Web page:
A Day In The Life Of An Aerial Photographer

A Day In The Life Of An Aerial Photographer


Tommy Clarke is a rower turned fashion photographer turned aerial photographer. Whether it's planning a trip to Iceland or hanging out of helicopter over Martinique to get the perfect shot, no two days are ever the same.
SLMan caught Tommy in between flights to find out what its like to never know what is coming next and how he gets over his fear of heights.

The first thing I do when I get out of bed is put the kettle on and make myself a cup of tea whist I check the weather forecast and watch BBC news. I’m a Yorkshire tea and toast kind of guy. My morning routine is never the same. It might be sifting through and answering emails in my office one day, then dashing to a helicopter the next.

For me exercise is a combination of surfing and carrying a heavy load in my backpack. I spend my time between London and the coast and I try to surf whenever I am by the sea. I used to row but I’ve never been one for the gym. I prefer to be as naturally active and walk where I can. I’ve just spent the last ten days hiking around Martinique.

My work uniform is Acne Jeans, a Ralph Lauren t-shirt, always a Belstaff jacket and Red Wing boots. It’s an outfit I could as easily wear hanging out the door of the helicopter as I could on a motorcycle, but it is also classic enough to wear to an event without looking too under-dressed. 

I ride to work on my Royal Enfield or I’ll walk to the studio through the common. I find a walk with my headphones a creative way to start the day – it’s often when new shoots and film ideas come to me. 

Music wise I am listening to Novo Amor, The Rolling Stones, Bowie and I have a crippling weakness for country music, so some Brad Paisley, Chris Stapleton and Brooks & Dunn too.

I am reading Dirt Music by Tim Winton. A friend recommended his books a few years ago and I’m slowly getting through them. I love travel writing and his ability to describe the Australian landscape has always amazed me and taken me back to my days living in and exploring the country.

I got my job by creating it. I don’t think ‘helicopter photographer’ was a thing before. If it was, it certainly wasn’t on my radar. I wasn't making it as a fashion photographer and this was a time before drones, so the aerial perspective was pretty unique. I managed to carve out a niche but fun career hanging out of helicopters, taking photographs of amazing landscapes and environments.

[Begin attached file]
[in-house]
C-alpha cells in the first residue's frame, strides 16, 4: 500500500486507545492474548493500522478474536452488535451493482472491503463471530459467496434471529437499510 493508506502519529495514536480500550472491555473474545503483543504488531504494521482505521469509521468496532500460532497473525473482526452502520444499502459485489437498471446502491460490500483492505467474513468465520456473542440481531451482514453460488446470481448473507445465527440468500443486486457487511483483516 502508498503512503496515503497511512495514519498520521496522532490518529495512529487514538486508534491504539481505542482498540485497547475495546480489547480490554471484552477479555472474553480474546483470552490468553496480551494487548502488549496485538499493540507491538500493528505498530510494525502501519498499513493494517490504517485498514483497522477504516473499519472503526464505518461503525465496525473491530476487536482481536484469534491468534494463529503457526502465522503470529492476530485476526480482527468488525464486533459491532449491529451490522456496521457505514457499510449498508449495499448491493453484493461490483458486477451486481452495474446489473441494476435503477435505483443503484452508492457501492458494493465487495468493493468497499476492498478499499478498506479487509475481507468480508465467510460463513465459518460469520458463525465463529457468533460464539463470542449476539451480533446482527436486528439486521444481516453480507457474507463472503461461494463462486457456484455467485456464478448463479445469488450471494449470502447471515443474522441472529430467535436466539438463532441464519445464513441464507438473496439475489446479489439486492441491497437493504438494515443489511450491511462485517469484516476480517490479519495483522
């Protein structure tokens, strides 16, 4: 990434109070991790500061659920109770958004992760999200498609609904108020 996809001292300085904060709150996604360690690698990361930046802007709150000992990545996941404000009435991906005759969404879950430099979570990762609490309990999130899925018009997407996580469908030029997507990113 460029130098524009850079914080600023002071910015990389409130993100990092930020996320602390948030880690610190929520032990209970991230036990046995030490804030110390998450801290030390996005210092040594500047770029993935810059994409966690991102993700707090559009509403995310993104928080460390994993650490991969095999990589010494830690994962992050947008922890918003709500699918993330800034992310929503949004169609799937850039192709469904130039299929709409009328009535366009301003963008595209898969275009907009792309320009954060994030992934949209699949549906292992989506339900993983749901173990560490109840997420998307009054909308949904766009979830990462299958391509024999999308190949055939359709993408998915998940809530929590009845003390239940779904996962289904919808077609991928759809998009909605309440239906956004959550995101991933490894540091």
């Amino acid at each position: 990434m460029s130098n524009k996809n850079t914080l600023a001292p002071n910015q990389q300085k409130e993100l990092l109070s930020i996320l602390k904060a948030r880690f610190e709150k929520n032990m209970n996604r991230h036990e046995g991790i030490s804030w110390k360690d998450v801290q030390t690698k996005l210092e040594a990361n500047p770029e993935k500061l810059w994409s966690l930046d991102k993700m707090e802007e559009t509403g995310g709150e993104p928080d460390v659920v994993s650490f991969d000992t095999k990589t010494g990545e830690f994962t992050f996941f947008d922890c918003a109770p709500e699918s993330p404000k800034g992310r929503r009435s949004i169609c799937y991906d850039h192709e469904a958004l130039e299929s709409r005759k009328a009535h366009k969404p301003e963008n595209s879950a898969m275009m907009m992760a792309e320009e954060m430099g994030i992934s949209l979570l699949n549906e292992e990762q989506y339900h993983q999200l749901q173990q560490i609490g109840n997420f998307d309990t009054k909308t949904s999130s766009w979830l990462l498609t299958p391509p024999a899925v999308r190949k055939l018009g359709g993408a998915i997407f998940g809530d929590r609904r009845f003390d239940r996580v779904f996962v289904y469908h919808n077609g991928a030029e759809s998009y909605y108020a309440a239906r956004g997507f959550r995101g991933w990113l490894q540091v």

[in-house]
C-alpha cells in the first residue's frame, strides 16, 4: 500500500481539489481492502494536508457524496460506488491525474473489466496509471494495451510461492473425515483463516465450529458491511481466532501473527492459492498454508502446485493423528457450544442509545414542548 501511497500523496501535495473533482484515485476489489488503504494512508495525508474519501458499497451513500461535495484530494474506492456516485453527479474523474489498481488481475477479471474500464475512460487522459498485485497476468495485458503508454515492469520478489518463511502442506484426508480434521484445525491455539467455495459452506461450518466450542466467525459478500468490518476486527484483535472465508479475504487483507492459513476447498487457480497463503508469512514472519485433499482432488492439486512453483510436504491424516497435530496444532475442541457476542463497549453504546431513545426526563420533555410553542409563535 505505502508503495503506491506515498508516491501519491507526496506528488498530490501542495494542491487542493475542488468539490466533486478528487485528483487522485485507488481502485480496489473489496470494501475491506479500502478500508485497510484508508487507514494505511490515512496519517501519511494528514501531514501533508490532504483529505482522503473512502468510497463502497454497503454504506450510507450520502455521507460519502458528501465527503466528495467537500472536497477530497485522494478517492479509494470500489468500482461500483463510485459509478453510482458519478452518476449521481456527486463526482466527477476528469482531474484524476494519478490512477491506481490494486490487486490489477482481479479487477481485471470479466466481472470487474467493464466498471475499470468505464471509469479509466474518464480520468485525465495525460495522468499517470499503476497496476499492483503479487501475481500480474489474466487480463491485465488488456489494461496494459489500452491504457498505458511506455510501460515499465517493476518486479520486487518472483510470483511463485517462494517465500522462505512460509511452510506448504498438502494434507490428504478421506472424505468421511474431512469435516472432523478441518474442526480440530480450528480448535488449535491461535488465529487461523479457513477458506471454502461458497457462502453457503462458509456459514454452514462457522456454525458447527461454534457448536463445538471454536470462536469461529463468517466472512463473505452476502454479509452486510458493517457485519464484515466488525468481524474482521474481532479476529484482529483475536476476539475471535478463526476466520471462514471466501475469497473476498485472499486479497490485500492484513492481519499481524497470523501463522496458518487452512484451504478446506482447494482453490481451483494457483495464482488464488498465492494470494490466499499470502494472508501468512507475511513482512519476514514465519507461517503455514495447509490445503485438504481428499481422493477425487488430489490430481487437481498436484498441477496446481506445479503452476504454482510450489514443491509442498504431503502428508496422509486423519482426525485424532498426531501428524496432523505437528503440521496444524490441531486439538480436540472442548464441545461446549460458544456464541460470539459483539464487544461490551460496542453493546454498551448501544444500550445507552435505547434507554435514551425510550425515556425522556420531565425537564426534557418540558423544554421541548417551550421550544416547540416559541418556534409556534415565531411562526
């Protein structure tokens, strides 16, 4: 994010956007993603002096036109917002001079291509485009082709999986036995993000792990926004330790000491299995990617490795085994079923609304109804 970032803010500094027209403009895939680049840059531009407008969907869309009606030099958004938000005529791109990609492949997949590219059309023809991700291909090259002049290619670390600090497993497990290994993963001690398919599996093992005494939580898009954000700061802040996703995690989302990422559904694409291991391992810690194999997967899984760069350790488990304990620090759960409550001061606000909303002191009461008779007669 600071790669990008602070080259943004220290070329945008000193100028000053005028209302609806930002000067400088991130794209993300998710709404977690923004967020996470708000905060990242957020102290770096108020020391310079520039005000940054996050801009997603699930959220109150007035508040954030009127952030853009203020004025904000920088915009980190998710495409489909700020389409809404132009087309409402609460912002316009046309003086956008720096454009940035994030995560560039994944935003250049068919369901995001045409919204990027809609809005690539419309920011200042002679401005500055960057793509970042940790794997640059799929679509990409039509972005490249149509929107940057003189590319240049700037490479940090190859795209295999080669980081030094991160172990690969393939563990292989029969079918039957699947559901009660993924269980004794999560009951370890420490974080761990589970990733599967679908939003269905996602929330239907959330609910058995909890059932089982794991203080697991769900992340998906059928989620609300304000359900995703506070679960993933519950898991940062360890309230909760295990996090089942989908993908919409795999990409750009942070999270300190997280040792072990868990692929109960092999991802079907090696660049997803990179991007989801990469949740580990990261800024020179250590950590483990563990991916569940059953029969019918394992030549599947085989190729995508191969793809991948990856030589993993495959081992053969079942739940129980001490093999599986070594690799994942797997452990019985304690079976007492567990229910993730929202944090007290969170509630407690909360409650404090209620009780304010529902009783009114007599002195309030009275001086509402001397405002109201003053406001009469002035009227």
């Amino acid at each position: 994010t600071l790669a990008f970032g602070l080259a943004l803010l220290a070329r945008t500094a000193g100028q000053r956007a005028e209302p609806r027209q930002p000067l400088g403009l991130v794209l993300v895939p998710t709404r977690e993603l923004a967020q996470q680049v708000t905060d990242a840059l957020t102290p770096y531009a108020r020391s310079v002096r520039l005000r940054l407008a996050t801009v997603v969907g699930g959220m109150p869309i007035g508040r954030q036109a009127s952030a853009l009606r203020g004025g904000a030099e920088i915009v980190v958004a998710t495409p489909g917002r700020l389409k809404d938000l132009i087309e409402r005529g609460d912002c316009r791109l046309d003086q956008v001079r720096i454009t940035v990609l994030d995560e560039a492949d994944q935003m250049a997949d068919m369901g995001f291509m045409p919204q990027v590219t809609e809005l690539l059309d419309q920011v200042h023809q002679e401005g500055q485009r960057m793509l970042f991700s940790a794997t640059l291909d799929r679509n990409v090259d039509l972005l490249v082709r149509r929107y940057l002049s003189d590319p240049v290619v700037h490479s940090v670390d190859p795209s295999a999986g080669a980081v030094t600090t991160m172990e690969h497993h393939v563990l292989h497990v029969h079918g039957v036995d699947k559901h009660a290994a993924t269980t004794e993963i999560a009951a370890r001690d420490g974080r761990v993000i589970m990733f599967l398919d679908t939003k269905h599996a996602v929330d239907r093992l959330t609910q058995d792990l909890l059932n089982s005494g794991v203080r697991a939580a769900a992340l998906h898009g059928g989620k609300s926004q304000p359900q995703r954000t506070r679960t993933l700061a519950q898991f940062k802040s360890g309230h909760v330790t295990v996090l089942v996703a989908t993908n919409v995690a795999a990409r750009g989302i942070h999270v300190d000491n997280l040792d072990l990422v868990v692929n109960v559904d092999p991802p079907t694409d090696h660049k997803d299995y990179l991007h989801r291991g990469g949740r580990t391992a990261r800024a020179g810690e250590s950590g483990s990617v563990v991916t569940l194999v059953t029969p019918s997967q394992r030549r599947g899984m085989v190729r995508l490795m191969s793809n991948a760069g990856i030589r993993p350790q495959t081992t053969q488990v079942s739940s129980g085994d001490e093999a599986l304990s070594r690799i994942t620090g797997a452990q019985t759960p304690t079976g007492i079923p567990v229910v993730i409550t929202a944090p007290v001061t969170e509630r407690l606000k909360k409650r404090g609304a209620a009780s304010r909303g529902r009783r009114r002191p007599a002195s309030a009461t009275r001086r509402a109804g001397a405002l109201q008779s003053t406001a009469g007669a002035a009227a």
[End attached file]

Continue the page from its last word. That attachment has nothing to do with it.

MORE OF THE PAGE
The best part about my job is that I never know what email or job offer might come in – right now I’m answering this interview whilst overlooking a volcano in Martinique.

The worst part about my job is not knowing if and when that next job offer will come. The fear really kicks in when a Monday comes and goes without something landing in my inbox. On a bad day, it can make you question the whole career choice. 




There are more dangers in my job than I'd like to think about, but of course anytime you’re airborne there will be a certain amount of risk. Earlier this year a pilot I'd planned a shoot with crashed a couple of days before our flight was planned and died. So it's not something I take lightly but you can't spend your life worrying about things that may never happen.

I don’t dwell on my safety. Every now and then when the chopper drops unexpectedly or you see the pilot sweating more than normal you have a moment of terror but worrying about it when you're up there won't help so I just try to enjoy the ride. 

I am scared of heights which makes it a bit ridiculous that this is my job! But it is so much fun that the nerves die off quickly. You just hope the seat belt doesn’t come undone and that you get the shots. As time goes on I am learning to enjoy the flights more and more.

There is no such thing as an easy picture. I did a shoot over Miami a little while back which I’d funded myself, with the hope that the location and the pictures I captured would be an easy sell as prints. But after take-off, the wind picked up which made the ocean choppy, so all the pictures had very few people in the water and the sea looked very uninviting. I still haven't covered my costs on that shoot and it was meant to be an easy one.

Earlier this year a pilot I'd planned a shoot with crashed a couple of days before our flight was planned and died.

The hardest shots to capture are the ones to do with nature. Mother nature has a mind of her own and often doesn’t play ball. Sometimes I’ll search for ages for a pod of dolphins which don’t materialise or there will be dark seaweed strewn across a beach driving people away from swimming.
My bestselling print is the one I took of boats moored off the beach in Saint Tropez. It's also my favourite - not for that reason, but because it was my first cover shot for Conde Nast Traveller and will therefore always be special.
My longest planned project was the Iceland series which also took the most time to save for. It was magic to exhibit it after all the years of planning it took.

The ocean is a my biggest inspiration and if I was Prime Minister for the day I would allocate more funding to cleaning up the plastic in our oceans.
In another life I would have my own beach shack restaurant in the Caribbean or have rowed at the Olympics. That was always my aim growing up, but I broke my spine in a snowboarding accident that put the brakes on that career option.

For more informtion visit TommyClarke.co.uk 

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